When you put too many ingredients and overcrowd the wok, two things will happen:
- The wok temperature will drop and your 'not very hot' wok gives uneven cooking.
- Your meat and veggies will ooze liquids, start to foam, become wet, and end up steaming instead of searing.
Stir-fry has to be sizzling and not steaming. So, if you have a lot of ingredients, stir fry them in batches allowing the wok to reheat in between each addition.
How to Stir Fry in Batches
Since proteins and vegetables have different cooking times, cook them separately. Sort out your proteins (beef, chicken, seafood) and veggies into half-pound portions. Once your wok has reached the 'hotness level' as described earlier, pour in the cooking oil. Stir fry the portions one at a time letting them sears before setting them aside.
Wipe your wok with a paper towel and bring it to high heat just like before. Then cook the next portions, and so on.
Chinese Stir Fry Vegetables
It is best to stir fry the protein portions first before doing the veggies. For the veggies, start with veggies that need longer cooking time, e.g. carrots, before moving on to the quick frying veggies like mushrooms.
Stir-frying is done over high heat, but you need to turn it down before adding the aromatics. They must be cooked low and slow. Aromatics give additional flavor to your stir fry, but they must be added only in the last part of the cooking, before adding the sauce. You can use finely chopped ginger, garlic, lemongrass, chilies, or green onions (scallion).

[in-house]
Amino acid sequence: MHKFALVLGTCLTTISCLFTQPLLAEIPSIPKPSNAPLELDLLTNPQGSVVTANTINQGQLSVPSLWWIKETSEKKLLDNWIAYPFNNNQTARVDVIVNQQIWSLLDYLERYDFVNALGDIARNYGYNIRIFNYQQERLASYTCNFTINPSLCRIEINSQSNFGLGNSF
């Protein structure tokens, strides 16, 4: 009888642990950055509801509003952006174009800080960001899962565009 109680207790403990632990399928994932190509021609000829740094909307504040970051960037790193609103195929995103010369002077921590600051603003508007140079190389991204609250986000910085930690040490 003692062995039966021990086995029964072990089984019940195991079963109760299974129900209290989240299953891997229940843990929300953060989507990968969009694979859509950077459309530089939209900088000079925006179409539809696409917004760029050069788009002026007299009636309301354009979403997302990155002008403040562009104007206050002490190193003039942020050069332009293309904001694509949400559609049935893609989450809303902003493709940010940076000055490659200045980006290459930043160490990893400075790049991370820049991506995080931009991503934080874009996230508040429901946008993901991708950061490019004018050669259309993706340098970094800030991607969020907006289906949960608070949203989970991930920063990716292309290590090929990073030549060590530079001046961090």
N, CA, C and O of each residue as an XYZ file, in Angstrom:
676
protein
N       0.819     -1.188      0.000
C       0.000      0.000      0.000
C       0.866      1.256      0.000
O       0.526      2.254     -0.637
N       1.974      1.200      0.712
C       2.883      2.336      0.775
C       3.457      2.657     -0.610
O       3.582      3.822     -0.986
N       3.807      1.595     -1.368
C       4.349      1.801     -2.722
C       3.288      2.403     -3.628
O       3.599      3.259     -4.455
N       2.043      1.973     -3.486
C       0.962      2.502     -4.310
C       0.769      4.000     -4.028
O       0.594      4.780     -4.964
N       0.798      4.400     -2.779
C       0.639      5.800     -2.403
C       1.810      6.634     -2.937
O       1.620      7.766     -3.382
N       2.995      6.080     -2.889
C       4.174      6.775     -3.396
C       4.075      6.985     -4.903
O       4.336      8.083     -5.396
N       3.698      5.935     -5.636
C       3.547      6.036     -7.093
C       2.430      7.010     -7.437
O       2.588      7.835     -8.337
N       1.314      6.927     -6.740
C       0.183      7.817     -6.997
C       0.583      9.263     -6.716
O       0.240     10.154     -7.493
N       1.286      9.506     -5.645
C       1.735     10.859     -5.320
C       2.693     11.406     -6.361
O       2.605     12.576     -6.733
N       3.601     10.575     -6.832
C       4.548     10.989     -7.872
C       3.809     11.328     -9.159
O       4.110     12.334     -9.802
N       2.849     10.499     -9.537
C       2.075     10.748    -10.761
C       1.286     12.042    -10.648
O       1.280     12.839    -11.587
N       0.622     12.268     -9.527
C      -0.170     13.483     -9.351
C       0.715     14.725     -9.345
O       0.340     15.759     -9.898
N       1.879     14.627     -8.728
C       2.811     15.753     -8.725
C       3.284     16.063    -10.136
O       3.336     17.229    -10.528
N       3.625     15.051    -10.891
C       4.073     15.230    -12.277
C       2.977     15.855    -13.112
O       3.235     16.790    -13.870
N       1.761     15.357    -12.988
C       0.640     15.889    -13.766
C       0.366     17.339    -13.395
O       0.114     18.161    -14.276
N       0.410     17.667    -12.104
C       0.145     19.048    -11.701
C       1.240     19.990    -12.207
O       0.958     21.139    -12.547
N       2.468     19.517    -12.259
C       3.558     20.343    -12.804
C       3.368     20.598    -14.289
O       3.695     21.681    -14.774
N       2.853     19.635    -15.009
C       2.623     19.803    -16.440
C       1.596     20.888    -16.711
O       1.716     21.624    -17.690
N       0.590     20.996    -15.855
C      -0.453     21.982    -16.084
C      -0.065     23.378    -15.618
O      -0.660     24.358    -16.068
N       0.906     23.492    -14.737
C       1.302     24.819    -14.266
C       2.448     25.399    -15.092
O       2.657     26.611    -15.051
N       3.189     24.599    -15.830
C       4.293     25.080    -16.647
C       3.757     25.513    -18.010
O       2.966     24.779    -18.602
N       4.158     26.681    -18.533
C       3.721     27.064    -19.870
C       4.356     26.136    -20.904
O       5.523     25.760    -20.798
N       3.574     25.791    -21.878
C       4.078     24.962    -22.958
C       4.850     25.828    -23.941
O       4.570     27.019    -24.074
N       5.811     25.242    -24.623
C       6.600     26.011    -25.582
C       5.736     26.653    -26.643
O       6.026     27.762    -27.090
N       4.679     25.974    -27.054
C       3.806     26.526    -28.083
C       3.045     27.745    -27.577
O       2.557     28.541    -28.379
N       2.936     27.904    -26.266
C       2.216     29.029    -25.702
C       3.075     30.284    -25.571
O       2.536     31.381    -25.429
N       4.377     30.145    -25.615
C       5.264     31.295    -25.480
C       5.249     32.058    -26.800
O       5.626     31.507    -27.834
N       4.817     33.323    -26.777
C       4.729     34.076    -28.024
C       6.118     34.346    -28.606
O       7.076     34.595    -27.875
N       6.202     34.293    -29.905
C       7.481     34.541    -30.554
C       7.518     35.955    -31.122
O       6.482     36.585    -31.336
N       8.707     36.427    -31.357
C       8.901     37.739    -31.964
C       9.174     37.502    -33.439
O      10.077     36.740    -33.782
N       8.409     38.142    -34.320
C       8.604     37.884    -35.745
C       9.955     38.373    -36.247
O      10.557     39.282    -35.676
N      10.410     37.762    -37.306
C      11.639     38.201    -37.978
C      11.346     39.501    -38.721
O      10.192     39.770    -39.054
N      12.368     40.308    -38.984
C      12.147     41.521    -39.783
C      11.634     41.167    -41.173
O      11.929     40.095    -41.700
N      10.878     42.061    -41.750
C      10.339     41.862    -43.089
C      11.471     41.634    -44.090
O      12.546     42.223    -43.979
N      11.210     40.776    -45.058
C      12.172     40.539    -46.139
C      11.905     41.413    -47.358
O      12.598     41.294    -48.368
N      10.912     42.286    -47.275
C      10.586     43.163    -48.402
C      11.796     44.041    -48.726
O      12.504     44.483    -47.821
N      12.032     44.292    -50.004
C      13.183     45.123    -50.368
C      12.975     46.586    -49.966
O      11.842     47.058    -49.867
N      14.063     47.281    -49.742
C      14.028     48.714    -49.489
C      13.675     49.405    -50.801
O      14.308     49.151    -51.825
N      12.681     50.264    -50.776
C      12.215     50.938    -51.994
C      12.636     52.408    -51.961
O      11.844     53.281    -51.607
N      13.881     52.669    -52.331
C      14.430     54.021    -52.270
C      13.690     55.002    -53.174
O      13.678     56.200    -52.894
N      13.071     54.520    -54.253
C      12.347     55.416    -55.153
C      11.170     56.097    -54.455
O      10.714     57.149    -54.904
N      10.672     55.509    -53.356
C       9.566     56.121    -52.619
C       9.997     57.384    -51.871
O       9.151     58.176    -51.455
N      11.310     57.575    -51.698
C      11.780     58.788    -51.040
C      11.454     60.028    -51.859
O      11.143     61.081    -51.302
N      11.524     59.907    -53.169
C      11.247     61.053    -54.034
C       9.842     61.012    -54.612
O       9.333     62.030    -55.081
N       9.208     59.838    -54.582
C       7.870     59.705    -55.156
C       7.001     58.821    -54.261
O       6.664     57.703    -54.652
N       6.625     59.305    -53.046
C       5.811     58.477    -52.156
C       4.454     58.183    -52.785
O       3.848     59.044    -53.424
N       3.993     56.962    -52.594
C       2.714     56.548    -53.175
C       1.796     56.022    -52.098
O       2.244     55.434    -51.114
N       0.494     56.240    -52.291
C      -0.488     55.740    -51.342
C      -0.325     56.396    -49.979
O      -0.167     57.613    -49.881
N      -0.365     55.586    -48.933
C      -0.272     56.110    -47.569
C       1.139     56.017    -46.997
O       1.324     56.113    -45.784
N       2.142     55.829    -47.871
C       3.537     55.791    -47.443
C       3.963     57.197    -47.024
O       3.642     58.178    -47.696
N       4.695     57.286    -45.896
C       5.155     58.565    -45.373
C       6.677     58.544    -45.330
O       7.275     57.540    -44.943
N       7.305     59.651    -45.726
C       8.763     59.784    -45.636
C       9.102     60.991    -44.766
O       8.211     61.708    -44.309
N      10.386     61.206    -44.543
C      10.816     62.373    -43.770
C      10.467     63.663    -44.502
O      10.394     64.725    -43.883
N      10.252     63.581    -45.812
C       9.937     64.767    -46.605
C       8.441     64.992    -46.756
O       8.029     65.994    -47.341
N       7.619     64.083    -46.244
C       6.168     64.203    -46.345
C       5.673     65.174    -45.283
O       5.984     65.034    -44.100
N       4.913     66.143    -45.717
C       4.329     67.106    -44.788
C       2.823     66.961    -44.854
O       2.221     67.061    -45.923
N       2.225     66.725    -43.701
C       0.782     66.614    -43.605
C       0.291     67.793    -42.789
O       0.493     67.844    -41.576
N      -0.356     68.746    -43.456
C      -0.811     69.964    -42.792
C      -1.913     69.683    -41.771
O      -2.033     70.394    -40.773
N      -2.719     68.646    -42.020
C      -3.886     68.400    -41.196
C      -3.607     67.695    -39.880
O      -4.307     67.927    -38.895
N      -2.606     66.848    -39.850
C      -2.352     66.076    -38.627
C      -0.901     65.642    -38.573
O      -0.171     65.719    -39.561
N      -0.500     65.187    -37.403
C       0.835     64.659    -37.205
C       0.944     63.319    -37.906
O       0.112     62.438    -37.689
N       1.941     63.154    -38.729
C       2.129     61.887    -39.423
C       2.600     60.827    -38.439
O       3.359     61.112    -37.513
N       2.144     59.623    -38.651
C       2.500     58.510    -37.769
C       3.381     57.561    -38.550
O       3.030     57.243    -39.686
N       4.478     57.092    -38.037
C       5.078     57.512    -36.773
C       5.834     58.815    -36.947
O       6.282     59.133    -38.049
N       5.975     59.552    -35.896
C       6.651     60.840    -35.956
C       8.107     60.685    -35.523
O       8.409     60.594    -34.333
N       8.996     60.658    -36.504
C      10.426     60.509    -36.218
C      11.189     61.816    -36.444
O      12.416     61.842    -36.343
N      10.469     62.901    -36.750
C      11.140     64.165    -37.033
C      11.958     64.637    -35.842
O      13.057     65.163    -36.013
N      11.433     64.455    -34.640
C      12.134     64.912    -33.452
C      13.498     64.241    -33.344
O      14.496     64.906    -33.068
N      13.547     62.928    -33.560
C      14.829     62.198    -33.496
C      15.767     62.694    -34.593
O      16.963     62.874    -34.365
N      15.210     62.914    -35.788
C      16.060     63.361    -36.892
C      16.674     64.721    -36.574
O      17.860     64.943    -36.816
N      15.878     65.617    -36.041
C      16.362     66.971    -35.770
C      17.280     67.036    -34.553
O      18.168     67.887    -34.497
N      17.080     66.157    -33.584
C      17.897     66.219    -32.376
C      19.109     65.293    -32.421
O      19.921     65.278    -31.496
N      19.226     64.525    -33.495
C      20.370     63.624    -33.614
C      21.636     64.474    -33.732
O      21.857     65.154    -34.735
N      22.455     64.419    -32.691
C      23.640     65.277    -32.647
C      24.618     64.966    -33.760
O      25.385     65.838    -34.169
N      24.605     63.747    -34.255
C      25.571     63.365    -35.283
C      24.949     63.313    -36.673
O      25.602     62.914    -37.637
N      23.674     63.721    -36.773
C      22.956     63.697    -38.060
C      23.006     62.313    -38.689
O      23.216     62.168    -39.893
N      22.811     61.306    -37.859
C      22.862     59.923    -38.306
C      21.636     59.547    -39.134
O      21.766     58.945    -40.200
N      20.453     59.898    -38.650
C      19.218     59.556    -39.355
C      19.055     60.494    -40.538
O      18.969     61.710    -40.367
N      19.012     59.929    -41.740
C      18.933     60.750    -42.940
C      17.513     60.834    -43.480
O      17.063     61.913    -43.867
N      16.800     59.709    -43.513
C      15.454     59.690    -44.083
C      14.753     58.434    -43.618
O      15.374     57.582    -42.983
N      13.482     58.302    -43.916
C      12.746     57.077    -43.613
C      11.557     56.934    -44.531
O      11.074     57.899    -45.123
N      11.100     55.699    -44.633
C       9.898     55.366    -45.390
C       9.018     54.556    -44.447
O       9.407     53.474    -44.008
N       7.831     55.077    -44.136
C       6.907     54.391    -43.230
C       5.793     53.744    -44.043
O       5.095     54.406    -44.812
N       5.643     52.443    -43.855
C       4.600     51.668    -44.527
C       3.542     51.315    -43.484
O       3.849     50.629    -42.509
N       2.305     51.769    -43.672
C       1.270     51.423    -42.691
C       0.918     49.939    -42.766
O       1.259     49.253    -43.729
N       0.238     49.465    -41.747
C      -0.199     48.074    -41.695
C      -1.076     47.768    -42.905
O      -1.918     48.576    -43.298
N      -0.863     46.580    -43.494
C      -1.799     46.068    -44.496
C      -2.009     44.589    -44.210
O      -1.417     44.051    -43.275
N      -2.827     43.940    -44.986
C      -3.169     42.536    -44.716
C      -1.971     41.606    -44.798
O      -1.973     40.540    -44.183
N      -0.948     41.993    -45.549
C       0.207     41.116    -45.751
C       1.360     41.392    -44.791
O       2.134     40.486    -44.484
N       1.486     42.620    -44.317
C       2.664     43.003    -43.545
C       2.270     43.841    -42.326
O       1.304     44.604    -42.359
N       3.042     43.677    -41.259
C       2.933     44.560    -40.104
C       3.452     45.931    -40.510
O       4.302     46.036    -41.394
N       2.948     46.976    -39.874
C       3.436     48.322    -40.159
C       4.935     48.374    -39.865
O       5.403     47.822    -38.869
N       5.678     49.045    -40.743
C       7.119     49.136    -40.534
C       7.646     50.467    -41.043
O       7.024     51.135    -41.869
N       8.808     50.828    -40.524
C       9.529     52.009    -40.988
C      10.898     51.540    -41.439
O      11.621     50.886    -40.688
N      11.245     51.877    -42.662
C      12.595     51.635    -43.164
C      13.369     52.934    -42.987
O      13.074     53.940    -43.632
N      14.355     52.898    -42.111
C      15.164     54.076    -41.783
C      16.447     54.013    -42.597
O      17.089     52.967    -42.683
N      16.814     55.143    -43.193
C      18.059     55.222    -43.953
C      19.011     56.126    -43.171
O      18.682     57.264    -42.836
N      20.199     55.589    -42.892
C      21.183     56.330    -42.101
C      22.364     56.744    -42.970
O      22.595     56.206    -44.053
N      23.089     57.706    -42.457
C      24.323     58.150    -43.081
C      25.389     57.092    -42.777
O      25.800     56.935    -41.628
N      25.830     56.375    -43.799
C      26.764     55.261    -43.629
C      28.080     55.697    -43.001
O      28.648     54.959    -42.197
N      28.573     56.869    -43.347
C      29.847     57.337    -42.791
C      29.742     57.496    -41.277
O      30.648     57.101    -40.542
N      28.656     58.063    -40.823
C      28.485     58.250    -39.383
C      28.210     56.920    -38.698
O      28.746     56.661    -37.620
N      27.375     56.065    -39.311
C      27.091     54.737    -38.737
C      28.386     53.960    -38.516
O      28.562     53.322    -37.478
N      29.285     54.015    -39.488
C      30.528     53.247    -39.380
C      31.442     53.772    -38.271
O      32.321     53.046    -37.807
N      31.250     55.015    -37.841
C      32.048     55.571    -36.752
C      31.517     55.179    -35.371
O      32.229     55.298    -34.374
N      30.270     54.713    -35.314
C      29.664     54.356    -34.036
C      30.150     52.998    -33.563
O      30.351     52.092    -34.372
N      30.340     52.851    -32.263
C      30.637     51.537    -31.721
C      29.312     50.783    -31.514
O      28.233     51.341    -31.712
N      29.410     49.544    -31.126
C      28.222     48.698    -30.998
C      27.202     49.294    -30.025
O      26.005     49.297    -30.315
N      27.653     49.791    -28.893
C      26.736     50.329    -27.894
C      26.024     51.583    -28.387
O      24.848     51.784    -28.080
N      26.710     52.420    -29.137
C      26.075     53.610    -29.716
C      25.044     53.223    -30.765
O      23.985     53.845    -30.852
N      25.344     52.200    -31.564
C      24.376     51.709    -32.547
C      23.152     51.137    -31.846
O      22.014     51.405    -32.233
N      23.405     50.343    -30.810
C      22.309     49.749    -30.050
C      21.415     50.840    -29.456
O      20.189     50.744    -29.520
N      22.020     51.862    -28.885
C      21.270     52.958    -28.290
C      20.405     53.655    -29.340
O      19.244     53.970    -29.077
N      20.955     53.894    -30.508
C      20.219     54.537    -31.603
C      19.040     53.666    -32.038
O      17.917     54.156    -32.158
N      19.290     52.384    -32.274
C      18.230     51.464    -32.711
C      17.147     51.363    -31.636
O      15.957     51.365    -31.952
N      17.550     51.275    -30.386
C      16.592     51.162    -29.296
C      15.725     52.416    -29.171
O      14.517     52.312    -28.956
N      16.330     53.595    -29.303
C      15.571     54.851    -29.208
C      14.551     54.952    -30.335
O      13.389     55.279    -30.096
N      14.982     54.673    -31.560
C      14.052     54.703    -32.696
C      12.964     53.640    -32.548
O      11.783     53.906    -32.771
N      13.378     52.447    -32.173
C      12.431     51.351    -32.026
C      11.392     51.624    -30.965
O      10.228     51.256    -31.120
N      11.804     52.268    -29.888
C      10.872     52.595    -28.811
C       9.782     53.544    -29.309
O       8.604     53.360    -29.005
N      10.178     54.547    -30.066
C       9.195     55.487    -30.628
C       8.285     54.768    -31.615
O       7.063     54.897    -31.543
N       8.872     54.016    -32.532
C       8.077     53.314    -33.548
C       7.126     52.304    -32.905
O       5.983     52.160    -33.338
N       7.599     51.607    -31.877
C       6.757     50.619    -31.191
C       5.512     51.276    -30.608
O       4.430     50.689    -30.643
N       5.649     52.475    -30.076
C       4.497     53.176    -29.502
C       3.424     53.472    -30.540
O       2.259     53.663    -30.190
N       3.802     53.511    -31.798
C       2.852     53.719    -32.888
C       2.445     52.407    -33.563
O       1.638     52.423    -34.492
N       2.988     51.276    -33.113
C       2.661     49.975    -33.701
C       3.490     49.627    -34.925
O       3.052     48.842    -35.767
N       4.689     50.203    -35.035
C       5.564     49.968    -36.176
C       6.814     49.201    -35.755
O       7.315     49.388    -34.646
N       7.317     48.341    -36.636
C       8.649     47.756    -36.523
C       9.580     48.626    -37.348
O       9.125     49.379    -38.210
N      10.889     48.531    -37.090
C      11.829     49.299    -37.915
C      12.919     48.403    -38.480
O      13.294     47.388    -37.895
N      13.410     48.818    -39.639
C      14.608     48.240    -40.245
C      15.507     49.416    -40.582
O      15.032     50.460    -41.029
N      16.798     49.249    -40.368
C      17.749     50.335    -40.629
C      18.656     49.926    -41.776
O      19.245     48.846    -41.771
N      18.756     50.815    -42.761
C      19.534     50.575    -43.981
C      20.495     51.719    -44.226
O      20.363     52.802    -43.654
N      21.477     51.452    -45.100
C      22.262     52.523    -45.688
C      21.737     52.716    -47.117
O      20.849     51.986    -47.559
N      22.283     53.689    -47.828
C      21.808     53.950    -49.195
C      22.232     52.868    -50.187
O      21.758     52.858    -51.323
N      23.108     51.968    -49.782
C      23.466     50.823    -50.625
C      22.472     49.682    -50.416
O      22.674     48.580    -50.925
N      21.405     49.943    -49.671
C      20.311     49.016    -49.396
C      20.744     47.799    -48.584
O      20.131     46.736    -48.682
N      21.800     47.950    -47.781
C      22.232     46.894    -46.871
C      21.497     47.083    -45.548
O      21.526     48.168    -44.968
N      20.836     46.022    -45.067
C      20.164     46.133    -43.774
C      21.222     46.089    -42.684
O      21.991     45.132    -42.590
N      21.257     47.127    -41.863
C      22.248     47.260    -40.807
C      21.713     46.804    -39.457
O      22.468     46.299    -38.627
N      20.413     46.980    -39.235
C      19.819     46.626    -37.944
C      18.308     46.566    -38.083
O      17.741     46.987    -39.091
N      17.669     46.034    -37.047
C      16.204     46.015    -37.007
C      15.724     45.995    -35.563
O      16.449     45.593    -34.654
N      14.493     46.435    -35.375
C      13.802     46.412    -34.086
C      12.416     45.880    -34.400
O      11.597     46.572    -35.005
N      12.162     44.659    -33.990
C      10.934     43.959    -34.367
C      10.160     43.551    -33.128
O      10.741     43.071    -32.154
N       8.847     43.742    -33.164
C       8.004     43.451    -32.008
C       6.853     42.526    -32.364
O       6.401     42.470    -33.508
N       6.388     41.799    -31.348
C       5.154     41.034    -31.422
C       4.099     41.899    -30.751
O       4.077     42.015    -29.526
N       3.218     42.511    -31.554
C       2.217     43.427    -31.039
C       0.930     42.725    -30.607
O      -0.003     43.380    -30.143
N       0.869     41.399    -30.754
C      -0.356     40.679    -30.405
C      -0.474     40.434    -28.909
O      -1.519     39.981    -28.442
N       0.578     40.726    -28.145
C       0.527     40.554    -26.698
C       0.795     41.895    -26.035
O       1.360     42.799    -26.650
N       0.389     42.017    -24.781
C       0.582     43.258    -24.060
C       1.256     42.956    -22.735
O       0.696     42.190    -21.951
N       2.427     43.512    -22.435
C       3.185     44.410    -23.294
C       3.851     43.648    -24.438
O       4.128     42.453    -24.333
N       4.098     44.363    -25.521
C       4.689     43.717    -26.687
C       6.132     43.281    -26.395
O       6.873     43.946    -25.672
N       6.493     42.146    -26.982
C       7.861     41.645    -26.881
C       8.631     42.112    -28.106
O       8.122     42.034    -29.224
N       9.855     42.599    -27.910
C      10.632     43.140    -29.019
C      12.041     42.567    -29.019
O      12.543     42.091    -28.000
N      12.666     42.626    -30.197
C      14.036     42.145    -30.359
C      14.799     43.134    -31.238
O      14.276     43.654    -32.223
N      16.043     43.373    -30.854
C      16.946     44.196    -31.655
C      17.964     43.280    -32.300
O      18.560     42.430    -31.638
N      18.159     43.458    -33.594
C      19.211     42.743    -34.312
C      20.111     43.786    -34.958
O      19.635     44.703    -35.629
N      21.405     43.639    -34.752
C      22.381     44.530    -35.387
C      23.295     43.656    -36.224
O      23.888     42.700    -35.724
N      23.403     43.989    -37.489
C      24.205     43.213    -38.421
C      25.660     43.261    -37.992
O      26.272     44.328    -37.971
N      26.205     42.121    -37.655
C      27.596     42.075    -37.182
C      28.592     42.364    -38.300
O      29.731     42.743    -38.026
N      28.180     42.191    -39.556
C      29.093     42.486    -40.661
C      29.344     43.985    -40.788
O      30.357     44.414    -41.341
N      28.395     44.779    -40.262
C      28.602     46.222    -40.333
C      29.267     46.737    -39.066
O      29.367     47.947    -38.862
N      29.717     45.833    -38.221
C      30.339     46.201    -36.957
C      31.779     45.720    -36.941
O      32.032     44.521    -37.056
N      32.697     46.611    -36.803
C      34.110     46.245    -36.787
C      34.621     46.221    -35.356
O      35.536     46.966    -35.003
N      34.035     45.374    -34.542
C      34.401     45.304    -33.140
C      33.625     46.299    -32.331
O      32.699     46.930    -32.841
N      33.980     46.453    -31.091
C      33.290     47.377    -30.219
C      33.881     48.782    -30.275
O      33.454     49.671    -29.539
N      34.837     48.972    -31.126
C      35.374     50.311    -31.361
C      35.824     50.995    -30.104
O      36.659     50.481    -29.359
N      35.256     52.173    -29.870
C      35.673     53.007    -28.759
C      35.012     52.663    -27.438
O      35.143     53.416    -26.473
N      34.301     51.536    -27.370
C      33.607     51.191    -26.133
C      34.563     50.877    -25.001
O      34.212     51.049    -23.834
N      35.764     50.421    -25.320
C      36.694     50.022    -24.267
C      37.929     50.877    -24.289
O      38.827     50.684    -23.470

When to Add Sauce to Stir Fry
Add all the cooked protein and the veggie portions back in and give everything a quick toss (you are not reheating them). If you have a stir fry sauce, this is the time to add it in. Pushed all the ingredients to the sides creating an empty space then, pour the sauce in. Once the sauce starts to darken and bubble, do the final toss until every piece is coated.
Serve with your cooked rice or noodles.
Velveting and Adding Garlic are the Magic Secrets to a Successful Chinese Stir-Fry
Secret 6: Add Garlic
If you prefer not to add any aromatics to your stir fry, please consider adding garlic for a better flavor. This is an additional step that you will not regret. As mentioned earlier, add minced garlic and/or other aromatics in the last part of the cooking, before adding the sauce.
Stir Frying Conclusion
Granted, the secrets to a successful stir fry also depend on your goal. None are perfect. So, experiment with the above setup and choose one that works well for you.
If you choose not to use the wok but follow the best practice of Chinese stir fry, then you might also create a delicious and satisfying stir fry.
What say you? Leave a comment below to share your thoughts!
This content is accurate and true to the best of the author’s knowledge and is not meant to substitute for formal and individualized advice from a qualified professional.
© 2021 Mazlan